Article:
> ex", the Baywatch babes (eg. "Pamela LEE Anderson"), their hometown
> Playmate and Anna Nicole Smith. I'm not being cynical; that really is
> how the "average" people I've talked to relate their anwers.
PLAYBOY was never intended for the *average* person. If that is whom the
magazine is now aimed at, then that is why some of us have a problem with
the direction it is taking. I don't care if an average person doesn't know
the names of playmates. PLAYBOY built a readership (and a big one at that)
on people who did know playmate names and who looked forward to the Playmate
Review in January, the PMOY in June, and the calendar in September. I've
got friends who have long since stopped buying PLAYBOY but who can name
playmate names and describe playmate layouts and they do so with a fondness
that only a PLAYBOY reader can understand. PLAYBOY was intended for the
"sophisticated and urbane" reader. It was intended to be a club (remember,
you needed a membership to get in). It was not intended for the average.
It was not a magazine aimed at the dumb and dumber, or the
Have you seen The People vs. Larry Flynt? Great movie. I love the way
Flynt stands up to Jerry Falwell and the Reagan justice department. But
remember that scene in Flynt's living room, when they are all sitting around
and Flynt is reading a PLAYBOY and he gets all worked up because the dreams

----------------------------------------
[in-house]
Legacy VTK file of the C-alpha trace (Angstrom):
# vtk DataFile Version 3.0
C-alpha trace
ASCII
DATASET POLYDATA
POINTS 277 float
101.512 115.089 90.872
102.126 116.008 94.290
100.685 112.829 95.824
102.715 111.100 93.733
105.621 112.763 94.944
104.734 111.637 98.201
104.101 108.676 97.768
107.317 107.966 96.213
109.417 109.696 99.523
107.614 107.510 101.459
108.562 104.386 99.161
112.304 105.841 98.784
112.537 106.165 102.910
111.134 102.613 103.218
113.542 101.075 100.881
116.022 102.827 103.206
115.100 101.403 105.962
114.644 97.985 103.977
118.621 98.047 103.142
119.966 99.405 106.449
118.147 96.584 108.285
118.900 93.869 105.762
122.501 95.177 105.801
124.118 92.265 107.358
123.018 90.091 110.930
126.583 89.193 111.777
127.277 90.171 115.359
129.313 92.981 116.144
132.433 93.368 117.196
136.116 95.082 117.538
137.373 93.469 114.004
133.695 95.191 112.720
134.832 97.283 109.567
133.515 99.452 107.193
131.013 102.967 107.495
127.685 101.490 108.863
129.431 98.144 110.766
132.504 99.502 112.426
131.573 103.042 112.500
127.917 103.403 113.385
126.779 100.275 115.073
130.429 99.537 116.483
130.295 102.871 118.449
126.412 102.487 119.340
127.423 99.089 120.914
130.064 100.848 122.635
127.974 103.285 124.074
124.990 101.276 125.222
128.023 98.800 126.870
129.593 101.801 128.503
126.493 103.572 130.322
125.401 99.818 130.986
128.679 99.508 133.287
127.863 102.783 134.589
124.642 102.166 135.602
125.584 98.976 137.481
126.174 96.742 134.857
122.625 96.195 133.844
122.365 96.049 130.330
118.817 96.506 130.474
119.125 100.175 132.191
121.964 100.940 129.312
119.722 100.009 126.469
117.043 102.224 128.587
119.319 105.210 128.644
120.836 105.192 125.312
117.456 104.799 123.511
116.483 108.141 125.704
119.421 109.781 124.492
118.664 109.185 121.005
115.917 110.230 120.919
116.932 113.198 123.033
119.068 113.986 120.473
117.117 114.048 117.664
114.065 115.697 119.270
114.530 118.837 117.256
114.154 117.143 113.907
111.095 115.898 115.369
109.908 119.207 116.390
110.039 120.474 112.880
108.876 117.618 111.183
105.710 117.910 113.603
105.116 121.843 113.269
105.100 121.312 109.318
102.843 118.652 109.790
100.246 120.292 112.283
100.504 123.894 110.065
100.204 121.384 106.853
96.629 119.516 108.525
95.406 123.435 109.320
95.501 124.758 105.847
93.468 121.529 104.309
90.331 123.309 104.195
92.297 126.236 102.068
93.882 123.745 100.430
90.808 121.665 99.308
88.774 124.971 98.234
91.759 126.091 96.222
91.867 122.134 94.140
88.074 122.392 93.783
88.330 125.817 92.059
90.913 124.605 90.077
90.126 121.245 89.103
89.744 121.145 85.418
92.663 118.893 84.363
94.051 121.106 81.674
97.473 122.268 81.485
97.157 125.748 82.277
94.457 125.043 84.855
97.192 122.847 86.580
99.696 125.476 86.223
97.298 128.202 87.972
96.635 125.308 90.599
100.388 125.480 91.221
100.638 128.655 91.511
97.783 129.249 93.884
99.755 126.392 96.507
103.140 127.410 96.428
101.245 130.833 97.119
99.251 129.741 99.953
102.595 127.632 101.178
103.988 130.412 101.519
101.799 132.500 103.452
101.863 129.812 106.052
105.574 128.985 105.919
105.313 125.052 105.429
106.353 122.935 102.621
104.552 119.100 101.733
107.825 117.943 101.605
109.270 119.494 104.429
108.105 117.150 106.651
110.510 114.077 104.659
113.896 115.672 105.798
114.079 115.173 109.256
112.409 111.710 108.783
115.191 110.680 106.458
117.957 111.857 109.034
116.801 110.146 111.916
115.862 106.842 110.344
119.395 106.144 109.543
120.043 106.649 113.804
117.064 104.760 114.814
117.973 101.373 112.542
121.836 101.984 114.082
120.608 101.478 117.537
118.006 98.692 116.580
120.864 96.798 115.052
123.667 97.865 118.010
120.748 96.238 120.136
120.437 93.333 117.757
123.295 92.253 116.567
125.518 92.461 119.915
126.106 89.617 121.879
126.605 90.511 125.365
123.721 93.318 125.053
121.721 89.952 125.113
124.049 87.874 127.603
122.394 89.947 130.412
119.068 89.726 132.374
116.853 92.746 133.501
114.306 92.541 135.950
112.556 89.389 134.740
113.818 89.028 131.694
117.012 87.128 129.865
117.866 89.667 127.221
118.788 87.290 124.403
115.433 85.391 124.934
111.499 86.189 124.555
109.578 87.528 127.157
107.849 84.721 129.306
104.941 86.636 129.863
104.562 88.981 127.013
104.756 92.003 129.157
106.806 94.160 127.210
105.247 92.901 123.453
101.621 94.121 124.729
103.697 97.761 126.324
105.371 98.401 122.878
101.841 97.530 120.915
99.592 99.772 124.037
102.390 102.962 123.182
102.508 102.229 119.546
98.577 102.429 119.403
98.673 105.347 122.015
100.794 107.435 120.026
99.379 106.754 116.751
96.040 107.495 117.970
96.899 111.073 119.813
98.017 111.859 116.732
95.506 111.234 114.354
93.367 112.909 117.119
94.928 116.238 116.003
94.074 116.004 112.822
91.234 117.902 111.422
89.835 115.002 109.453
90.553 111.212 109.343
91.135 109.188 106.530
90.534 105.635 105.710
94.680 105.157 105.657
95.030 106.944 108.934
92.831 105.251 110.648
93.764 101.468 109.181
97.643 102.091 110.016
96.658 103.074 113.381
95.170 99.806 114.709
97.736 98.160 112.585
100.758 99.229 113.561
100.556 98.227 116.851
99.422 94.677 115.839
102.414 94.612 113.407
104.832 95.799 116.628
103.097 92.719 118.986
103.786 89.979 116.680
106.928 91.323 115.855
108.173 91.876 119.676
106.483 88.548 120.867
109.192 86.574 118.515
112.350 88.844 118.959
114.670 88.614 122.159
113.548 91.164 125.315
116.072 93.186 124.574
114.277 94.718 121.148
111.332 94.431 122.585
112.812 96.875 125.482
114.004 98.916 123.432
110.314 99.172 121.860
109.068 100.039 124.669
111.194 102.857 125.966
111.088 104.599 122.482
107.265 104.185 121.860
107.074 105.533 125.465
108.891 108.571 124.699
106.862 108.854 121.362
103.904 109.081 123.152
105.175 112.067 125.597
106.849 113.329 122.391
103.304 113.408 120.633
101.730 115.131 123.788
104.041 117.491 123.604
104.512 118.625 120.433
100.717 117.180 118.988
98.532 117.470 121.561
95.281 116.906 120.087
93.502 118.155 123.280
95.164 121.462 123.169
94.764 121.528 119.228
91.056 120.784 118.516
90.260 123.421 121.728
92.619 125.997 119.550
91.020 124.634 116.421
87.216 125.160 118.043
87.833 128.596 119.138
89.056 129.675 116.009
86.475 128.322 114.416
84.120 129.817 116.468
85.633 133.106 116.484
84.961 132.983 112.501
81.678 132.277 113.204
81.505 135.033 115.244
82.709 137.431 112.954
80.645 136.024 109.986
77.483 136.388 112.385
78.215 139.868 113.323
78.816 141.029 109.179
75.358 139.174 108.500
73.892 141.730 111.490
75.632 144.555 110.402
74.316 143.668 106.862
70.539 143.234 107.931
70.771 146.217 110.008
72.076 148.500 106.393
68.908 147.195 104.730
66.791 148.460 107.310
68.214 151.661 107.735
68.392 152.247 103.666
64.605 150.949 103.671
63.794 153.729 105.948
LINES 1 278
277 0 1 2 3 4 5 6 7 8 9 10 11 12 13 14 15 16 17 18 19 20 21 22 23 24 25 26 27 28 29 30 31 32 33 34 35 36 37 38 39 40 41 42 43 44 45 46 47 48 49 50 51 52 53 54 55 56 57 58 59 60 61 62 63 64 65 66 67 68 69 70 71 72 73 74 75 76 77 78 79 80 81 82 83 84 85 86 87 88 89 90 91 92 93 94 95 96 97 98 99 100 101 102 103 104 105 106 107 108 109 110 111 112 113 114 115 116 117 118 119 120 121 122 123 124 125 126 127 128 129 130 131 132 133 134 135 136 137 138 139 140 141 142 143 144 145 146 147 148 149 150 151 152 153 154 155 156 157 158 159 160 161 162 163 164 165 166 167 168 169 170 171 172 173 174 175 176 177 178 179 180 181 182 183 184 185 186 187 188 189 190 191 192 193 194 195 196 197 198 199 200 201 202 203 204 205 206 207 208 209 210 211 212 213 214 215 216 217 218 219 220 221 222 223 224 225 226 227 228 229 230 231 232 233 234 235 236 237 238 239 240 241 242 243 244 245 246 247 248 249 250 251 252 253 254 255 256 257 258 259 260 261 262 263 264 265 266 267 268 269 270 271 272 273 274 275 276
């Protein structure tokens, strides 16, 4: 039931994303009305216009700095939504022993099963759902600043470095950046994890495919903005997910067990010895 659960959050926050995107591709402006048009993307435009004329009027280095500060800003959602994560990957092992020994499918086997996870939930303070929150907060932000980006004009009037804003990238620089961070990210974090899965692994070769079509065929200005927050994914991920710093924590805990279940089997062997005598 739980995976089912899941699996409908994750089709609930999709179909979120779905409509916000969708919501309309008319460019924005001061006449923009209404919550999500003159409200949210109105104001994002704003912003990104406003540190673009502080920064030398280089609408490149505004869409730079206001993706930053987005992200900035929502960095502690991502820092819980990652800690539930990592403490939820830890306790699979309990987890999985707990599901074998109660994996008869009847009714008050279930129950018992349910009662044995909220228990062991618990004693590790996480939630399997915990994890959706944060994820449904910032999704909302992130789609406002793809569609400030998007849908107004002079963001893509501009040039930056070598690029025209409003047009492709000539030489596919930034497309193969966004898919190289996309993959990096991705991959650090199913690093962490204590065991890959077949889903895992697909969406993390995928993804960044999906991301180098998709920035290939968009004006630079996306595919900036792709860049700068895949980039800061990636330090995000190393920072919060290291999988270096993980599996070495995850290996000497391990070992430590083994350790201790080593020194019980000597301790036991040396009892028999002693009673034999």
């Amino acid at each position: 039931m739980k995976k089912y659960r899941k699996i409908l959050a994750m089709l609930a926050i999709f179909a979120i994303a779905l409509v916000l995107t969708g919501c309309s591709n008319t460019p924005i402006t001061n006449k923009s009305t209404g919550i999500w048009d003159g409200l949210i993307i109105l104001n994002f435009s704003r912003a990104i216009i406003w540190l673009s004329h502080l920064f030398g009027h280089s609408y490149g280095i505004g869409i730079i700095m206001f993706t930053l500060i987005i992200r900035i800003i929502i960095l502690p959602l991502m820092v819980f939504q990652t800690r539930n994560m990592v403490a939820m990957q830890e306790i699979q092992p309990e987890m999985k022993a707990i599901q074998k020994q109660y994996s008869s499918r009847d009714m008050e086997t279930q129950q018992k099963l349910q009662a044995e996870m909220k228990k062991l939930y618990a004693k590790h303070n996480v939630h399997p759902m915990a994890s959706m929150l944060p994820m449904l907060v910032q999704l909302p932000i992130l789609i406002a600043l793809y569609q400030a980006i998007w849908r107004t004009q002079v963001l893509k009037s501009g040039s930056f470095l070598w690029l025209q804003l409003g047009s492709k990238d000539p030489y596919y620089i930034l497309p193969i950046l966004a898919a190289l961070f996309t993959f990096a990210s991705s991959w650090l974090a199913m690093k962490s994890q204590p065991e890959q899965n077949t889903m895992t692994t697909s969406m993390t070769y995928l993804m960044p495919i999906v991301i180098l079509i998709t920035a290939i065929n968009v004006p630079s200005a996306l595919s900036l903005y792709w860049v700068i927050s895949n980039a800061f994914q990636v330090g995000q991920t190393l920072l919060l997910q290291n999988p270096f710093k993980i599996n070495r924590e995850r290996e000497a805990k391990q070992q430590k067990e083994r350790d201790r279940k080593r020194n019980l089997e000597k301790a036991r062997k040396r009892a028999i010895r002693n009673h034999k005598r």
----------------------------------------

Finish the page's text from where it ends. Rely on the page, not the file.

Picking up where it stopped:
depicted in PLAYBOY are not his dreams, not really available to him. Well,
Flynt knew that PLAYBOY was not intended for the average guy and he took
advantage of that. He built a publishing empire based on the dreams of the
average guy (mainly, pink). More power to him. But his audience is not,
and should not be, PLAYBOY's audience.
I have made a lot of friends on the PML and I number you, David, among them.
You know what? There is not an average person in the bunch. In fact, some
of them are very smart. The average people on the PML come and go real
fast. They are looking for binaries and explicit talk. They are looking
for the kind of cheap thrills that Joe Millionaire and Hustler offer.
> Will Sarah save the magazine? No. But I like her a lot more than
> Sandra Bernhard, Chyna and that OJ crack ho. I've remained a
> subscriber to Playboy because it's cheaper than buying it at the
> newstand, because I can take 1-2 editorial "bad decisions" per year
> and because the overall product has very few genuine competitors. But
> watch out if the USA editions of FHM, Maxim, Field & Stream etc ever
> adopt the nude female centerfold as a monthly feature. Could we tell
> the difference?
Well, I don't know what Field and Stream is doing in your mix, but I must
say that I am confused about where you stand. Sandra Bernhard at least had
a career. I didn't like her cover, but at least it had something to do with
PLAYBOY. Comparing Sarah to the other two does her no favor but Chyna did
at least have a following. I can take a few editorial "bad decisions"
myself; I have been doing it for years and most of those times I have been a
happy defender of the magazine.
But when I read on the PML about the money offered a Hilton, when I know
that a PEI house cleaning has taken place so that a "celebrity wrangler" can
be hired, well, times have changes, haven't they?